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Old 02-26-2012, 01:01 PM
 
9,824 posts, read 15,291,136 times
Reputation: 7344
Thanks for all the advice and suggestions so far. My doctor acted almost unconcerned - he didn't give me much diet advice, no meter or anything. Just told me I had probably been diabetic for 5 years. Starting me off at 500 mg Metformin for two weeks then increasing to 1000. Have bathroom issues today, but so does hubby so not sure if it's the meds or something we ate.

I do exercise a lot, and am adding walking after every meal in addition to my one hour bike ride every day. When my back gets better I want to do some weight training again (chiro says not now, other doc agrees)

I still have a lot of weird feelings in my heart/stomach that come and go fluttering, flip-flop), but after reading a lot of websites I think it has to do with fluctuating blood sugar. I guess I am lucky that as far as I know, no damage has been done to organs/nerves so far, my thyroid, liver and kidneys are all great according to my doctor. It would be nice if one day I can reduce or eliminate the medicine, but if it doesn't get any worse I will be happy.
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Old 02-26-2012, 03:41 PM
 
Location: St. Louis
7,357 posts, read 7,781,048 times
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Quote:
Originally Posted by gypsychic View Post
Thanks for all the advice and suggestions so far. My doctor acted almost unconcerned - he didn't give me much diet advice, no meter or anything. Just told me I had probably been diabetic for 5 years. Starting me off at 500 mg Metformin for two weeks then increasing to 1000. Have bathroom issues today, but so does hubby so not sure if it's the meds or something we ate.

I do exercise a lot, and am adding walking after every meal in addition to my one hour bike ride every day. When my back gets better I want to do some weight training again (chiro says not now, other doc agrees)

I still have a lot of weird feelings in my heart/stomach that come and go fluttering, flip-flop), but after reading a lot of websites I think it has to do with fluctuating blood sugar. I guess I am lucky that as far as I know, no damage has been done to organs/nerves so far, my thyroid, liver and kidneys are all great according to my doctor. It would be nice if one day I can reduce or eliminate the medicine, but if it doesn't get any worse I will be happy.
It sounds like you need a new doc--this is a serious disorder and has to be taken seriously and if your doc won't do so, you might be tempted to not take it seriously either. It sounds like you have good health habits already.

I've had heart palps before and it takes a bit to straighten them out, but magnesium and olive leaf extract can help--in my case, the OLE extract made them go away within a week and they never came back, even though they were bad before I took it.
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Old 02-26-2012, 03:47 PM
 
14,756 posts, read 13,334,741 times
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To OP:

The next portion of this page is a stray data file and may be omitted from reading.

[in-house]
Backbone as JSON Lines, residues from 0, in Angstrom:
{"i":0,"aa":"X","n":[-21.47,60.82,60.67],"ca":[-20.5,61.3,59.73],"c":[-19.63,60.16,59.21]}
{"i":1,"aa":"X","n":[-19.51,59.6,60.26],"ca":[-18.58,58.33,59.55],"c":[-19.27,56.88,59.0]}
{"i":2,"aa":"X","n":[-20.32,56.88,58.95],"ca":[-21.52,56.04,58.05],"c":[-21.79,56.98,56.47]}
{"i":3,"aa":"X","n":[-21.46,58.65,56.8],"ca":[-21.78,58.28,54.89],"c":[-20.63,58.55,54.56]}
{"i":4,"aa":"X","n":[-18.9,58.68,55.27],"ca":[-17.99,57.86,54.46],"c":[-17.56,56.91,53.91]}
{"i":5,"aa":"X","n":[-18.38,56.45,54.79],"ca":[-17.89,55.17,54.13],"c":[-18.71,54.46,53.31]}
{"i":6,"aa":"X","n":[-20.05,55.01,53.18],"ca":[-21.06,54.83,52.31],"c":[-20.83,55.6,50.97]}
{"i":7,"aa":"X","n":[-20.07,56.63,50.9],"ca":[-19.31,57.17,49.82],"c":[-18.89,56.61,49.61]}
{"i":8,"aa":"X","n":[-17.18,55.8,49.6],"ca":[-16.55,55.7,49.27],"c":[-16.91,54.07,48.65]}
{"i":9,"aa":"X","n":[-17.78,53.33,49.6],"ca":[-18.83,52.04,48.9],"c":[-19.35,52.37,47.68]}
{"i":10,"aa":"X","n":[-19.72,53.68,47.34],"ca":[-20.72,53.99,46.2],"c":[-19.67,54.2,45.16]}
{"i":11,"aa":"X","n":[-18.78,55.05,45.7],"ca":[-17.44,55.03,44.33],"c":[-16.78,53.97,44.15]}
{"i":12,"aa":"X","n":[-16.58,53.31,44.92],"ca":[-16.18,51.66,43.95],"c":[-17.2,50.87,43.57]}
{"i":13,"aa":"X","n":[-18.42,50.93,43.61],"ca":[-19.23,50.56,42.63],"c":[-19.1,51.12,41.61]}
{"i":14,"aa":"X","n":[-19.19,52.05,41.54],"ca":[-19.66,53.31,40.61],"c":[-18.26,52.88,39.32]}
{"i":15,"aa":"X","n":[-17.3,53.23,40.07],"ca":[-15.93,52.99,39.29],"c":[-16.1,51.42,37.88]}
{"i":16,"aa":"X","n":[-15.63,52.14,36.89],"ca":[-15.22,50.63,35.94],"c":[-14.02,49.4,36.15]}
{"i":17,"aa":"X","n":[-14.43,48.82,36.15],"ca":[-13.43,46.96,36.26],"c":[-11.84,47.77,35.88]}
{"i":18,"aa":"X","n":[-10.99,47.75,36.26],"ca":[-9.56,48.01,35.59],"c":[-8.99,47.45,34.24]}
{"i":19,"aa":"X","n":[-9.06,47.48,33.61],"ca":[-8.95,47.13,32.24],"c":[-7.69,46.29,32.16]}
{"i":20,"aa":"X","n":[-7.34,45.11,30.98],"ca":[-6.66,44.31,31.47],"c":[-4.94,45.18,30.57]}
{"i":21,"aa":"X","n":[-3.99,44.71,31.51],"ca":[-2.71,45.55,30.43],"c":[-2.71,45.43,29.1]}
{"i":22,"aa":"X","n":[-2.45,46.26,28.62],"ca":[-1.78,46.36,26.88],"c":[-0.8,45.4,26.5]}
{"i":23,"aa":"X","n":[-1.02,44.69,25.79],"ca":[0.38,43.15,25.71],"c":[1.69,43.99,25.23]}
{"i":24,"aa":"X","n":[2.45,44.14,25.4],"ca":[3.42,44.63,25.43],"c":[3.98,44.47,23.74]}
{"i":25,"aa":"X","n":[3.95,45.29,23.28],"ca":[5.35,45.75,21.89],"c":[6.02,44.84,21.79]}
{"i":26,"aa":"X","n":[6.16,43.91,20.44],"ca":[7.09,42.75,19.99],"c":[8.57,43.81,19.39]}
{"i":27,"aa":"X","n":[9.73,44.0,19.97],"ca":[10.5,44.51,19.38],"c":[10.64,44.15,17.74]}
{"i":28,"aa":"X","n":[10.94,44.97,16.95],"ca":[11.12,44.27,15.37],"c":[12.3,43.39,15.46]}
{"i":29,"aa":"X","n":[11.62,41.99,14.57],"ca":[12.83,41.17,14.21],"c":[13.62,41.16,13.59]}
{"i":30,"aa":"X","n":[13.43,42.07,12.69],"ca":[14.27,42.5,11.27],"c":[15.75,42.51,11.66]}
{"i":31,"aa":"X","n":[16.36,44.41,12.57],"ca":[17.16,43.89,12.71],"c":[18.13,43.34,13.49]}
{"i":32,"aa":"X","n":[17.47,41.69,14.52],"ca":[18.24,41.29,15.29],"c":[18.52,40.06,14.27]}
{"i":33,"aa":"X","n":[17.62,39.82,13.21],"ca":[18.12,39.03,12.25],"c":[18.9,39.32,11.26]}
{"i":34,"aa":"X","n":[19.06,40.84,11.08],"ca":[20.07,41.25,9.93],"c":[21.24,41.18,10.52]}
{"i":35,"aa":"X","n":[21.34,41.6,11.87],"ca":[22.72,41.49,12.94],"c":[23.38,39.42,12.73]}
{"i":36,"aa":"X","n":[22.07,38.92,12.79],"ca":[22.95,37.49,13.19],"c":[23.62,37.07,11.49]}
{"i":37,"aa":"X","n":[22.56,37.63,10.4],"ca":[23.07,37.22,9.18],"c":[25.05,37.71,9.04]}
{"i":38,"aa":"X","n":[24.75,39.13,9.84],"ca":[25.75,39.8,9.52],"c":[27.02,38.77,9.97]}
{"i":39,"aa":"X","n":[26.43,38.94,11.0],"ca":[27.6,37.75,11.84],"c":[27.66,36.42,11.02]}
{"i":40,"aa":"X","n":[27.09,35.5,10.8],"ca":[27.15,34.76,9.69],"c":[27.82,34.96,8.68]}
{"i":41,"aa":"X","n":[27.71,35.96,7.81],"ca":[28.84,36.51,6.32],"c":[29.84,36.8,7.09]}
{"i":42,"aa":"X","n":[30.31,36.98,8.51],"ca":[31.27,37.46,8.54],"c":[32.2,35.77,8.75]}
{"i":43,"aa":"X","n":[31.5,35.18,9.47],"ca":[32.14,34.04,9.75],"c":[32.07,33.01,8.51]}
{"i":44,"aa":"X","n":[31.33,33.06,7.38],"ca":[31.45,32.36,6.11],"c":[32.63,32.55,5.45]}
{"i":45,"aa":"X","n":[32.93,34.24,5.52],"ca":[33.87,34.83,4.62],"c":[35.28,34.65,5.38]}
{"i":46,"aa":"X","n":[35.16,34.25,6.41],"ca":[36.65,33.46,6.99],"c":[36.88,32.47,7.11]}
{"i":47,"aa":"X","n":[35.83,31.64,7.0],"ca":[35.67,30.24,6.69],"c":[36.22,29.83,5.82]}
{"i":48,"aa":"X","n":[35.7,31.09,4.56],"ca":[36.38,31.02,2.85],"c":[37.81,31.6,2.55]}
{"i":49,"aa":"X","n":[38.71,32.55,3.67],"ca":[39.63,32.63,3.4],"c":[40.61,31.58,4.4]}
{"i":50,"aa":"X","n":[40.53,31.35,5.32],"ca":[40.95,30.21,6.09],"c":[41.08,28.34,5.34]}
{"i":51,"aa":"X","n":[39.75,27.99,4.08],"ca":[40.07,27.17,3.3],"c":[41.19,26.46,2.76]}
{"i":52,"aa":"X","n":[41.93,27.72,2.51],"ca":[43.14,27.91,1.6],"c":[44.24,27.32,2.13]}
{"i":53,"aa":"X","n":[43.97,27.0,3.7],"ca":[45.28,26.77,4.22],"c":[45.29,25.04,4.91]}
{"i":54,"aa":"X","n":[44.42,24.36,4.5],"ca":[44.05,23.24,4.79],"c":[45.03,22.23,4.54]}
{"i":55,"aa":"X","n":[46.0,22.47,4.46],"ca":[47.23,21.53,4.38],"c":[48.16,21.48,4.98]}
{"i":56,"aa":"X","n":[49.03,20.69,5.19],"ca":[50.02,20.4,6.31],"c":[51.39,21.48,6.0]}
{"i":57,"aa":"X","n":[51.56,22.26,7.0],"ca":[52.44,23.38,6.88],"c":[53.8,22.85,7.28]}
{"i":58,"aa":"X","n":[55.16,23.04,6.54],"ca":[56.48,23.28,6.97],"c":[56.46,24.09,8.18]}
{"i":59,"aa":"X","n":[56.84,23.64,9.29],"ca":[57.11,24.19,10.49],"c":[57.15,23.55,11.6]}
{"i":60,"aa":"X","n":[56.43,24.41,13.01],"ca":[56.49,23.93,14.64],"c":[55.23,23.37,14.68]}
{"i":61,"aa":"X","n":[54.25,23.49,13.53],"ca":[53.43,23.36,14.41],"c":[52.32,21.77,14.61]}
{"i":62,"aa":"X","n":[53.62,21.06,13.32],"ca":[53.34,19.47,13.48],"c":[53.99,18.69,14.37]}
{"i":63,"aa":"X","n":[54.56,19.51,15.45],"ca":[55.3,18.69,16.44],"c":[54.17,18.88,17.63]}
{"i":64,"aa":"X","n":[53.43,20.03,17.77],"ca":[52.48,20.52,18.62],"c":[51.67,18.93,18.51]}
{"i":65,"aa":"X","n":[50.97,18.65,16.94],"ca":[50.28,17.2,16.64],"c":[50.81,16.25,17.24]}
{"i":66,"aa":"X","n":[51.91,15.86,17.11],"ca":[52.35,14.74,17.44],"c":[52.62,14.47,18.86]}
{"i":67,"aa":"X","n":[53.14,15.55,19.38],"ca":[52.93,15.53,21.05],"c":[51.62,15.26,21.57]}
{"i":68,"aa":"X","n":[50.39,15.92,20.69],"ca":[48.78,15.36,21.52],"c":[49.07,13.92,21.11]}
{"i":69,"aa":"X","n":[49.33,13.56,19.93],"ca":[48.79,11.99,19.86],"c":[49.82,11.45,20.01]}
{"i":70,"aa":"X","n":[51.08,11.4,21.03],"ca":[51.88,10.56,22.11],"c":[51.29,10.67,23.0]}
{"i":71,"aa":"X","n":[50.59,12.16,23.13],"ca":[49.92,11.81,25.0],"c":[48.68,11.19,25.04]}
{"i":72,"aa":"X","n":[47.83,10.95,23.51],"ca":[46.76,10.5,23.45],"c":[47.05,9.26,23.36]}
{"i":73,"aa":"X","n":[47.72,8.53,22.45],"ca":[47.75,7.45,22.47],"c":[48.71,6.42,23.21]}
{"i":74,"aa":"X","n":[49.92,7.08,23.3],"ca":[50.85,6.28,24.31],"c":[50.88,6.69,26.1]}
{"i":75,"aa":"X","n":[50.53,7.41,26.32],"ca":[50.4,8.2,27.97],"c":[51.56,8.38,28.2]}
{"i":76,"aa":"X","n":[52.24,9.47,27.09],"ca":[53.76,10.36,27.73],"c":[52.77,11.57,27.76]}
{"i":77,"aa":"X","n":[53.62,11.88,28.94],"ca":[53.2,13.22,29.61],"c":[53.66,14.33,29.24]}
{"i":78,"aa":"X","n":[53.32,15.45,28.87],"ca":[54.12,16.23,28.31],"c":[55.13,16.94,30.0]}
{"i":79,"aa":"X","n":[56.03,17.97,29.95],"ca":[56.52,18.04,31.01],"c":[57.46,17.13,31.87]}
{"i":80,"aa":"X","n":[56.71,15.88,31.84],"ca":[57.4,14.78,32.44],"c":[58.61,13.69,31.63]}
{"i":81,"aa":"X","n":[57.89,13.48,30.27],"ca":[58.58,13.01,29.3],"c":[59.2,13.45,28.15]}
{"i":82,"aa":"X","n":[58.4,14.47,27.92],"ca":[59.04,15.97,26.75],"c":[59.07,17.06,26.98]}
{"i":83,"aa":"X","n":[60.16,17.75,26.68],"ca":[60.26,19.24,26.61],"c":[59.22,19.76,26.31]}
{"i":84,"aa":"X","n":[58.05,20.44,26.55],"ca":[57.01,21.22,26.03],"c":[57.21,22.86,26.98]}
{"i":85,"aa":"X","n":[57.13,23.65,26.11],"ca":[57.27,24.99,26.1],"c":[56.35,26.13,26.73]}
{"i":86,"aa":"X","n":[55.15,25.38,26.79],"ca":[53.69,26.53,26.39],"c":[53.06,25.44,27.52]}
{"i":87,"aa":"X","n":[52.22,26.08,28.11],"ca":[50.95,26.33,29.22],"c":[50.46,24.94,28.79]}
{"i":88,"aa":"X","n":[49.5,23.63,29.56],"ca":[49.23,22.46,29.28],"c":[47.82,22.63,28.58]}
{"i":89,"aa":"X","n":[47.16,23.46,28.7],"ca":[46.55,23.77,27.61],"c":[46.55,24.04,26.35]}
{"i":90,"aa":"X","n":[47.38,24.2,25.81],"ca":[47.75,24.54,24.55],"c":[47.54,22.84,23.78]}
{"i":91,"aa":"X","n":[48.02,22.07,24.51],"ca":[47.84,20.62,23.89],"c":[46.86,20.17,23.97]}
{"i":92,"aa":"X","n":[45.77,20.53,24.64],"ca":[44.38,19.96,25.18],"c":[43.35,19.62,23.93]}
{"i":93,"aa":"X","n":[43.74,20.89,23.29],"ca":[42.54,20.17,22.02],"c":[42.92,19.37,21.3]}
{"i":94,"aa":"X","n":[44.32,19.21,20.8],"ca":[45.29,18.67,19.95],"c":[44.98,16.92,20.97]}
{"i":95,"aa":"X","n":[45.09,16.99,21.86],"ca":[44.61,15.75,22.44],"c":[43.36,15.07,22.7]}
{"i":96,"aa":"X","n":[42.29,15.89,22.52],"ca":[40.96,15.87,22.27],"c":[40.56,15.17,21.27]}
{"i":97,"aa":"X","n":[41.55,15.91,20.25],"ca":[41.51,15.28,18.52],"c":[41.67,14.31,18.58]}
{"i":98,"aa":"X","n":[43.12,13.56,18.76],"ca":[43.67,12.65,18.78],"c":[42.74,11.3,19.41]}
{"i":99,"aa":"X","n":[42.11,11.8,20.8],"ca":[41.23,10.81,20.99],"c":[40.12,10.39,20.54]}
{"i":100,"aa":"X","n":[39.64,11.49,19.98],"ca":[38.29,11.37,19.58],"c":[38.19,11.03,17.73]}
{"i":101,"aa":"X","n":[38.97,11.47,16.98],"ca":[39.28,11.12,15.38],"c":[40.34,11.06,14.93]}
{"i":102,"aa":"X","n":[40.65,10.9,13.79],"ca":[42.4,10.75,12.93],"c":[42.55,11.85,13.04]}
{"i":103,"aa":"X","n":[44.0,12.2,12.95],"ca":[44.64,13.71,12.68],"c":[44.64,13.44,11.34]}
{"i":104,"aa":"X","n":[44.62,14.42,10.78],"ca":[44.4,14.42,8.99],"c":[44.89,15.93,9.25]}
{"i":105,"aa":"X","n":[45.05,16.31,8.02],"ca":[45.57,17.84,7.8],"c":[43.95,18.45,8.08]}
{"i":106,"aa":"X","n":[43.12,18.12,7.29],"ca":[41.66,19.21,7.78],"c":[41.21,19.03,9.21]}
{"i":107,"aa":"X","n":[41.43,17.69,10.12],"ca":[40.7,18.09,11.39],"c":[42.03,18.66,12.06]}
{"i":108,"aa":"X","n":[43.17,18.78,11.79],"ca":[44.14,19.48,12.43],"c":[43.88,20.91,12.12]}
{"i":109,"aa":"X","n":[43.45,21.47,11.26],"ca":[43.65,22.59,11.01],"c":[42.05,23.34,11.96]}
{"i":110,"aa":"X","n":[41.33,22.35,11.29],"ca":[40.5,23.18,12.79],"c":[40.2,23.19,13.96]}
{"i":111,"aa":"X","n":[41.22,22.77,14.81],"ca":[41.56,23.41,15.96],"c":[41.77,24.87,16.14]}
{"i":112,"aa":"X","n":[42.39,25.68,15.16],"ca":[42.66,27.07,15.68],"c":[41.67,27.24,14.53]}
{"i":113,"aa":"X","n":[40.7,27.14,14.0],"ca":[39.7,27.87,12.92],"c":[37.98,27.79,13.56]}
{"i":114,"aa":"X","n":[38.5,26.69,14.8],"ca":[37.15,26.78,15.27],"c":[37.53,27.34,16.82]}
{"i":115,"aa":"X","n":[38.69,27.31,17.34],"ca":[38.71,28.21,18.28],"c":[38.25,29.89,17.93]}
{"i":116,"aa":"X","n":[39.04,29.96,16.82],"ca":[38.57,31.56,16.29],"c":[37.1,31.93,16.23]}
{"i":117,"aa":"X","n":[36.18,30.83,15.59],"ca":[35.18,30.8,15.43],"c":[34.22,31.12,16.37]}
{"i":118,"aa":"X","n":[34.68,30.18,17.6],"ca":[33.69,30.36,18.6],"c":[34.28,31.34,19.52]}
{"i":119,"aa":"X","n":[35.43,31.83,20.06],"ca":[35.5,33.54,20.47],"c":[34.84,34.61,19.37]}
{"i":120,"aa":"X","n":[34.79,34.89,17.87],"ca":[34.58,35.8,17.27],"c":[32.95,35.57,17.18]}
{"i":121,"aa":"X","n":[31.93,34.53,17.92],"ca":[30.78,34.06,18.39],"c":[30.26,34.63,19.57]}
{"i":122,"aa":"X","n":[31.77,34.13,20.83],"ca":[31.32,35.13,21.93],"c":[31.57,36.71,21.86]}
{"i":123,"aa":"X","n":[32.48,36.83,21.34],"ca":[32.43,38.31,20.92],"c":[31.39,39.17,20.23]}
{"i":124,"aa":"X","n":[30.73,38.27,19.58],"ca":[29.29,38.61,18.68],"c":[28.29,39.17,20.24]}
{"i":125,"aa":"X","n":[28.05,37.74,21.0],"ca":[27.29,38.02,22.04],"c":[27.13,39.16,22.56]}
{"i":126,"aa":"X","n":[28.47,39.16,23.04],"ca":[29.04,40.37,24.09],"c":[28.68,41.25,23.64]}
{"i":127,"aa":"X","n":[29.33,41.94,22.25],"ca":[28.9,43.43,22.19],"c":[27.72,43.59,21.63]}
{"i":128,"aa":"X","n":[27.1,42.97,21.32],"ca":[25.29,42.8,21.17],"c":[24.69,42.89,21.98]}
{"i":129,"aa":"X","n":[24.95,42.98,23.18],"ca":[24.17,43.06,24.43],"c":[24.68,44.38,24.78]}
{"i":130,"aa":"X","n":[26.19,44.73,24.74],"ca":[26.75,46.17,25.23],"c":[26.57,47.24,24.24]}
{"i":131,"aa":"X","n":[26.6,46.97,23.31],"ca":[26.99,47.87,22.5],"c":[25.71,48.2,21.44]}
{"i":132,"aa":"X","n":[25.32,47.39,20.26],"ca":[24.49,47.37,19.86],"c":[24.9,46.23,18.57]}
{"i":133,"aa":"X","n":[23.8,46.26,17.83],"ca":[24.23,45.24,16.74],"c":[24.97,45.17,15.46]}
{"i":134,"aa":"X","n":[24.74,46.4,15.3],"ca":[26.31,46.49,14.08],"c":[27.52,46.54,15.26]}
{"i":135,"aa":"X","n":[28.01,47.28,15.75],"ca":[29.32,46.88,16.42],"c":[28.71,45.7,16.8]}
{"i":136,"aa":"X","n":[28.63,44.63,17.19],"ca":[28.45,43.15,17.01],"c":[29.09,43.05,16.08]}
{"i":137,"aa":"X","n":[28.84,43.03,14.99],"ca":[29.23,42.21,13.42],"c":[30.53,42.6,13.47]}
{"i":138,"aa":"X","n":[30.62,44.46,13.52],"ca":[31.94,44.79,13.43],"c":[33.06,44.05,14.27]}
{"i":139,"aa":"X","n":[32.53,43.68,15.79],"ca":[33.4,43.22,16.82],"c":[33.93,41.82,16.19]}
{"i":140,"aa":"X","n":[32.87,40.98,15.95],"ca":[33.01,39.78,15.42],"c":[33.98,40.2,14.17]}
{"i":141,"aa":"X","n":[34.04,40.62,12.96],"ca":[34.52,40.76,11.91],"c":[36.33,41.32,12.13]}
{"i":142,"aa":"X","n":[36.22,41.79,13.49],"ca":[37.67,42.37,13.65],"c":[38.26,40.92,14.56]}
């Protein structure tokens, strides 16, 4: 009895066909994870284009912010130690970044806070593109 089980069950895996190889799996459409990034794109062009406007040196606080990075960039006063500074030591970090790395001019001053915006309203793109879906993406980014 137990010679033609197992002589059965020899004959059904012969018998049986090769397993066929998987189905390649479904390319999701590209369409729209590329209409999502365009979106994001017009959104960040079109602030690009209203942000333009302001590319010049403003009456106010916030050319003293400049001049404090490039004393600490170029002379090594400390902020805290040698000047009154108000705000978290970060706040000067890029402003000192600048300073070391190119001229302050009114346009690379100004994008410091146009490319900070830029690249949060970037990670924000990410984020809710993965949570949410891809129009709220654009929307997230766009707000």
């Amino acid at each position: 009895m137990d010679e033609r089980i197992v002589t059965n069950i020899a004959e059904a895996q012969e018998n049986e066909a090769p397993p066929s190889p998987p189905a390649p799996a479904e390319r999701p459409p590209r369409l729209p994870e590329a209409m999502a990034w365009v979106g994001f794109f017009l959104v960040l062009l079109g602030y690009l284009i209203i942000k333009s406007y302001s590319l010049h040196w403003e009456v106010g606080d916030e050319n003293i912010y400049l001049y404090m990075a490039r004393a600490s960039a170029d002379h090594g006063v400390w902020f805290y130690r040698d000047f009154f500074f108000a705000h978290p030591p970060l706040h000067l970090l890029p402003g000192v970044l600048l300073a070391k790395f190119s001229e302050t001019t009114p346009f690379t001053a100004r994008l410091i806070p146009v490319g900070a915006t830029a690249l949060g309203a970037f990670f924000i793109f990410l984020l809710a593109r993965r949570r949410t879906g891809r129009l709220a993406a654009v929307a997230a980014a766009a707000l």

How were you diagnosed?
By ONE fasting reading of over 126, or
By ONE random test over 200, or
By an Oral Glucose tolerance test?
The last one is the most accurate.

The other thing is that the ADA has tightened up the dl readings for diabetes.
A normal fasting reading WAS 70-110. It is NOW 60-99.
Many Americans are borderline and they can prevent the progression to a full diabetes diagnosis.

Don't be depressed. I've known of people who led productive lives into their 80s and 90s with this.
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Old 02-26-2012, 06:06 PM
 
9,824 posts, read 15,291,136 times
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Quote:
Originally Posted by robertpolyglot View Post
To OP:
How were you diagnosed?
By ONE fasting reading of over 126, or
By ONE random test over 200, or
By an Oral Glucose tolerance test?
The last one is the most accurate.

The other thing is that the ADA has tightened up the dl readings for diabetes.
A normal fasting reading WAS 70-110. It is NOW 60-99.
Many Americans are borderline and they can prevent the progression to a full diabetes diagnosis.

Don't be depressed. I've known of people who led productive lives into their 80s and 90s with this.
My diagnosis was based on ONE random test over 200 (blood). No glucose tolerance test. My chiro (who is also a nutritionist) says those tests only tell you a number at that point in time, not the whole picture. I do think I need a new doctor. This doctor is my husband's doc, and he is OK I guess for a GP, but I think I need someone who can give me more answers, not sure I am completely happy with his attitude. Plus, when I had complained about my weird heart sensations, he basically now said "at least I know it wasn't all in my head" as if I were making this stuff up! My husband likes him, but not sure I do.
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Old 02-26-2012, 06:18 PM
 
Location: Islip,NY
10,994 posts, read 6,886,641 times
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are you seeing a regular MD or an endocronologist? You really should be going to and Endo doctor. A doctor not too concerned about you having diabtets sounds like somone I'd get rid of and move on.
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Old 02-26-2012, 07:44 PM
 
Location: Mostly in my head
15,926 posts, read 27,790,964 times
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There are also internists who specialize in Diabetes. You just need someone who is a specialist in it. Endocrinologist might be a good choice since you may have thyroid issues that are affecting your heart.
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Old 02-26-2012, 07:46 PM
 
Location: Texas
43 posts, read 40,638 times